I'm currently experimenting with async loading of JavaScript and came up with the following trick to detect when jQuery loads:

var jQueryPromise = new Promise(function(resolve) {
  Object.defineProperty(window, '$', {
    get: function() {
      return this.jQuery;
    set: function(value) {
      if (typeof value === 'function') {
  if (typeof jQuery === 'function') {
    $ = jQuery;

jQueryPromise.then(function($) {
    // use $ normally here

The idea is to have a method which works regardless of how and when jQuery was loaded (via a script tag, async script tag, script created via document.createElement...)

My aim is really just to understand how to best utilise async loading in general - all comments are welcome, especially regarding possible quirks of this (hacky) approach.

In addition, I'm curious whether there are any performance advantages to loading jQuery async and then waiting for the Promise to resolve using this method over just loading it normally before the script (and in which cases would this performance boost happen)?


2 Answers 2


I agree with @joseph-the-dreamer. I'd say, requirejs or any other libraries which are implementing AMD, CommonJS or ES6 import approaches will be good choice.

Moreover, from architectural point of view it's quite strange to implement loading logic only for jQuery or any other specific dependency.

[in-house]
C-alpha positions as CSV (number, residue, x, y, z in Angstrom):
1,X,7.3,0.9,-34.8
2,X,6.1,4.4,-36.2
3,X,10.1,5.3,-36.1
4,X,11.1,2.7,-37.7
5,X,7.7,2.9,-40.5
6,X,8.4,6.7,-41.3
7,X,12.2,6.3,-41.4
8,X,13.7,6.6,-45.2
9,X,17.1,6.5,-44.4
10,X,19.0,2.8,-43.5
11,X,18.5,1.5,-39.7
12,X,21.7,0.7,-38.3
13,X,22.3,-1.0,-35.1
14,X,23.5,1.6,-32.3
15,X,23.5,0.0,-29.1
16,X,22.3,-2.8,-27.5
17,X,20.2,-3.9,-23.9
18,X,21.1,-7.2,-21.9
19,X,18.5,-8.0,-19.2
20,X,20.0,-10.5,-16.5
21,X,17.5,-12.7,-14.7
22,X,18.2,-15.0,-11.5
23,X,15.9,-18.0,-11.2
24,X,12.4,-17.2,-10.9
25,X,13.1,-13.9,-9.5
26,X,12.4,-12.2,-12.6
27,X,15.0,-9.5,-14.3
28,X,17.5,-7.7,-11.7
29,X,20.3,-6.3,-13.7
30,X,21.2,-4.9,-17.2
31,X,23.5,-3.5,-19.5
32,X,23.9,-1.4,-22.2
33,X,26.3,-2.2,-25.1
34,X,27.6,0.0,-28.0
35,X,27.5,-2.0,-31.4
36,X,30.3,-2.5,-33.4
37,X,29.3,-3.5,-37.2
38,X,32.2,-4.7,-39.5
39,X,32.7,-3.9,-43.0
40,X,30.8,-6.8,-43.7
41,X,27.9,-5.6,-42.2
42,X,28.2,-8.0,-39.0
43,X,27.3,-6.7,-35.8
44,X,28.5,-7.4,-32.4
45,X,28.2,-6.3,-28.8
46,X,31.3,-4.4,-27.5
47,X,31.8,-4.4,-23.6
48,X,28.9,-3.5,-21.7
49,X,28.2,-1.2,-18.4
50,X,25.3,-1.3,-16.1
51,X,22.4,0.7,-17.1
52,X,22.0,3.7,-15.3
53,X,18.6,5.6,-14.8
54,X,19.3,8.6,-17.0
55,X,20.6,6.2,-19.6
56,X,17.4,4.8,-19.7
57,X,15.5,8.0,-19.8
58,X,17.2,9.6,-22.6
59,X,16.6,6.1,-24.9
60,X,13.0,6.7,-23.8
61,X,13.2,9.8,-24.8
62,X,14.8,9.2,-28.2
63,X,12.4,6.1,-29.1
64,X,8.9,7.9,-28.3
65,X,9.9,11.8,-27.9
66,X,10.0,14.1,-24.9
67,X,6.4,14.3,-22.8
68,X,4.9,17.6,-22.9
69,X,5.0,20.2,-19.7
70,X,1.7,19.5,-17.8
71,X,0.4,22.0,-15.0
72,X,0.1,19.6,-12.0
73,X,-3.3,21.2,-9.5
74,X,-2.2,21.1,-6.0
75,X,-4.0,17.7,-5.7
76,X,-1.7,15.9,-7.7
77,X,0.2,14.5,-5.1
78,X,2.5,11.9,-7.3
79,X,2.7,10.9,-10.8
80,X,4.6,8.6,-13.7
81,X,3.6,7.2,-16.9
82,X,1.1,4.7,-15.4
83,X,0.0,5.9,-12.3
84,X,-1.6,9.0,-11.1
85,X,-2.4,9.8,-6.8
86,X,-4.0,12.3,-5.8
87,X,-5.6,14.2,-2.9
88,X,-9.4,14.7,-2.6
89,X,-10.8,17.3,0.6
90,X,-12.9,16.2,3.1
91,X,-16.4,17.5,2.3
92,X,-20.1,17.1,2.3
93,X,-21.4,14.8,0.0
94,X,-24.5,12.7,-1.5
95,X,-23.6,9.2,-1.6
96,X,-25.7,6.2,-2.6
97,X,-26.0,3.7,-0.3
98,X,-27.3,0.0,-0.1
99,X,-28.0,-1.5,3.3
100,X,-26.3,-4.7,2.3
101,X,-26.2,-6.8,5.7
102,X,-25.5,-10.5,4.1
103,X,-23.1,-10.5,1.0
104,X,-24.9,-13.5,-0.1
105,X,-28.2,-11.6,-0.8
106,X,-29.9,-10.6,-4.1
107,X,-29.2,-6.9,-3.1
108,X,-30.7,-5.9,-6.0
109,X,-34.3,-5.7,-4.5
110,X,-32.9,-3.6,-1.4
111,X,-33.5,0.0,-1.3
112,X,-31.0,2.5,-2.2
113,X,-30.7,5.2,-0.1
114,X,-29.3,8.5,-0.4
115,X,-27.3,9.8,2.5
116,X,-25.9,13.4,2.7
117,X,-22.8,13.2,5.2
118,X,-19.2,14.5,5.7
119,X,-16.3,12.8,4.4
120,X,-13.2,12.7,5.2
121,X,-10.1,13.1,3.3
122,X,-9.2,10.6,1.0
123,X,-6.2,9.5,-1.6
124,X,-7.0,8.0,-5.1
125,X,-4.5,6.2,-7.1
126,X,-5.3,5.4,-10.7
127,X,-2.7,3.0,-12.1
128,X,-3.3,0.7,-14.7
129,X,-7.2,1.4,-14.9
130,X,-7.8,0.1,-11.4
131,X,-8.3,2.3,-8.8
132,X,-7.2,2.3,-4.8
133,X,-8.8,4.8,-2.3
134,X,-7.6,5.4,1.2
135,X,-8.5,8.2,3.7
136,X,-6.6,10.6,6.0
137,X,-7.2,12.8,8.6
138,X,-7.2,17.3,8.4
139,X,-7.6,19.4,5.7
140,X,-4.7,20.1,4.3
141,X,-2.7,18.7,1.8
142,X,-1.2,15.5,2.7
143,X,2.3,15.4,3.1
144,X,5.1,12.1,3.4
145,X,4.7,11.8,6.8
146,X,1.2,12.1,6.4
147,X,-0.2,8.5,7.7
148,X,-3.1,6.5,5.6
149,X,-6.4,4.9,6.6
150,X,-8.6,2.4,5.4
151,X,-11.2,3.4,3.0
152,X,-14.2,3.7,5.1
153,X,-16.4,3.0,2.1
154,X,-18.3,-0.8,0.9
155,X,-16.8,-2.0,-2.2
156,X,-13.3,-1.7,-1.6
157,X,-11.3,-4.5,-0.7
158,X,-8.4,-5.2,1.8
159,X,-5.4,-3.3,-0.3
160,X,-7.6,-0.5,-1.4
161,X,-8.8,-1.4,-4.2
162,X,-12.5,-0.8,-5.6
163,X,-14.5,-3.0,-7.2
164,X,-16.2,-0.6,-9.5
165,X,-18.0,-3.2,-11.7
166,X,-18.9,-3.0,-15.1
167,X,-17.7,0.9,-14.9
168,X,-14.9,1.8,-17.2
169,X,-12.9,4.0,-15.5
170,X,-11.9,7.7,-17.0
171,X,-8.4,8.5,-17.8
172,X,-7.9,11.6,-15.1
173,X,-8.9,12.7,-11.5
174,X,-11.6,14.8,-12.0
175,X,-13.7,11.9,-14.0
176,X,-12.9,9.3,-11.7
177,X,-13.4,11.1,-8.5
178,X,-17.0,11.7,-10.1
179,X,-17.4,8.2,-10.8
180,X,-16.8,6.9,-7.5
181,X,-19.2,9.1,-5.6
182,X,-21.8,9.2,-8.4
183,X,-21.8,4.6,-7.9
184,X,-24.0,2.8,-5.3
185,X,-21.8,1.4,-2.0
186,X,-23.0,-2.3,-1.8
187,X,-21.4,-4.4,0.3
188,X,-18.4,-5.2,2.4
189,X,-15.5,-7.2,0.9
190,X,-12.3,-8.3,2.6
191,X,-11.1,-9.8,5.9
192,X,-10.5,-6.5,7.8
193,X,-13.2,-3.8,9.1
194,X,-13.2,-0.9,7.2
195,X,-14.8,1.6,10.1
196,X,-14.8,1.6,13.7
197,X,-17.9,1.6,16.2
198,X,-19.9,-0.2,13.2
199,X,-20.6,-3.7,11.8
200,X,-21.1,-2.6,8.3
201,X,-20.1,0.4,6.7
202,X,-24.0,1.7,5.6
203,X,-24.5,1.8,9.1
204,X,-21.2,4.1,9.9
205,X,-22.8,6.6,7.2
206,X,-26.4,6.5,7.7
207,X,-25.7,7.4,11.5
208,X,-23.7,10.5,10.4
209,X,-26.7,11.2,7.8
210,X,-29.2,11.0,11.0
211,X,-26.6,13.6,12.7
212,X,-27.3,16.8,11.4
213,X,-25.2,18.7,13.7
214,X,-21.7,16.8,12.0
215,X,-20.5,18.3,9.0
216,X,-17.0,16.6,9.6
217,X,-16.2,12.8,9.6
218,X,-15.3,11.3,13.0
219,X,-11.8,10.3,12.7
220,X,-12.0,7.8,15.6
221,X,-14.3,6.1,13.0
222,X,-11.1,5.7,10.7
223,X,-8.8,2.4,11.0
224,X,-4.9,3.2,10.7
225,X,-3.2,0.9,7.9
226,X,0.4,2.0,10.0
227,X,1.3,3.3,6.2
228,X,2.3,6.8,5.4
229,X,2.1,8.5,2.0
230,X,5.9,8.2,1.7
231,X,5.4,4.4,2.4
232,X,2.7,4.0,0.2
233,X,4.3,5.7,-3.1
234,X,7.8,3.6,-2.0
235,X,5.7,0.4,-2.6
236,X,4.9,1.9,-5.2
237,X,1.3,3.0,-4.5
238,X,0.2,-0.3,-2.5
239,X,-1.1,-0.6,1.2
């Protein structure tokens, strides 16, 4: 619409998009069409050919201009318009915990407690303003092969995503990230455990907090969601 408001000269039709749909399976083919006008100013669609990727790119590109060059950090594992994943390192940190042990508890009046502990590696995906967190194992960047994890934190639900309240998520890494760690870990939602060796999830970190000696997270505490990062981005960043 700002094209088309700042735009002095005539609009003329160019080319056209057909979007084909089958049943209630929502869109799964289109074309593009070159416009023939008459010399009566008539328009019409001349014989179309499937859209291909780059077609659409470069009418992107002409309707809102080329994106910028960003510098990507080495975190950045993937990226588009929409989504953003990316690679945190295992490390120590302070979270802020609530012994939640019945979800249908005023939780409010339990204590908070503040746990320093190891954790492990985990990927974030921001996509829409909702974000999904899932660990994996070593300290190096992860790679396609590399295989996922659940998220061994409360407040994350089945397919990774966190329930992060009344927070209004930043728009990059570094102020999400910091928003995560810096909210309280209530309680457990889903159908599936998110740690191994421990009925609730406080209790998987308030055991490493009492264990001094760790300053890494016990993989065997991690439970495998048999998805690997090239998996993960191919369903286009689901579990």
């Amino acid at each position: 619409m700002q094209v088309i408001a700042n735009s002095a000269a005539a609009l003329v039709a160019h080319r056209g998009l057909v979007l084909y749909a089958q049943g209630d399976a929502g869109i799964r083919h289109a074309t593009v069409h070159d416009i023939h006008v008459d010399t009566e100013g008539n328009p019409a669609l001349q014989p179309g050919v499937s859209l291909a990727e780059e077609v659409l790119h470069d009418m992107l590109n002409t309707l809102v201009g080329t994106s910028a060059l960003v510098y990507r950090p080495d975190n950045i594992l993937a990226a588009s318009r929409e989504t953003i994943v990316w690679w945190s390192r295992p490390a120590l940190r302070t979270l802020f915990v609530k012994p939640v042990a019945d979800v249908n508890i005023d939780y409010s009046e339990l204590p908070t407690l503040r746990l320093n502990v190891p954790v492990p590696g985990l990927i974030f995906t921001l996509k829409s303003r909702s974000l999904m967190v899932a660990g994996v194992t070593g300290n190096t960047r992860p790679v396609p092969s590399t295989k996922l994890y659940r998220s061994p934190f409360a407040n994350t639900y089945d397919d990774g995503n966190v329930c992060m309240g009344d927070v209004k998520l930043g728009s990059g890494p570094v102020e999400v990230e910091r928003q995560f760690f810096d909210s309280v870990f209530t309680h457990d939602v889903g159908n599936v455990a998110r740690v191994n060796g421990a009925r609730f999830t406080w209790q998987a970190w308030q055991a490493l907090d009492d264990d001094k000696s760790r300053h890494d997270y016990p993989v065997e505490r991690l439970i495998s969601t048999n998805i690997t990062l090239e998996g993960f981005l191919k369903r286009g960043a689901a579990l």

In general, I'd recommend you to look at Webpack or Browserify.


This is... hacky. It's extra code that could have just gone away if you just loaded your scripts through proper methods.

  • If jQuery is ubiquitous, it might be more beneficial to just load it up front.
  • If you have a build step, then compile it as a dependency of your app.
  • If you're doing asynchronous modules, consider using RequireJS.

In addition, browser cache will do its part to reduce loading times. Only the initial load will be slow. Also, async does not help in any way with load speed. It only reduces the time your script will block the HTML.

  • \$\begingroup\$ Thank you for the insight. My reasoning behind this is that, if I have it this way, I can load all scripts async and minimize blocking of the HTML to a bare minimum (the article you linked implies async pauses the parsing as well, but another claims this not to be the case). I assume systems like RequireJS actually load everything async and resolve dependencies on-the-fly, but I'm trying to replicate similar behaviour myself first, to figure out how things work underneath. \$\endgroup\$
    – fstanis
    Commented Oct 5, 2016 at 11:01
  • \$\begingroup\$ @fstanis RequireJS works in a similar manner to async but with a tree of dependencies instead of just one script. It loads dependencies in parallel. When all dependencies are loaded, RequireJS starts your app. \$\endgroup\$
    – Joseph
    Commented Oct 5, 2016 at 12:55

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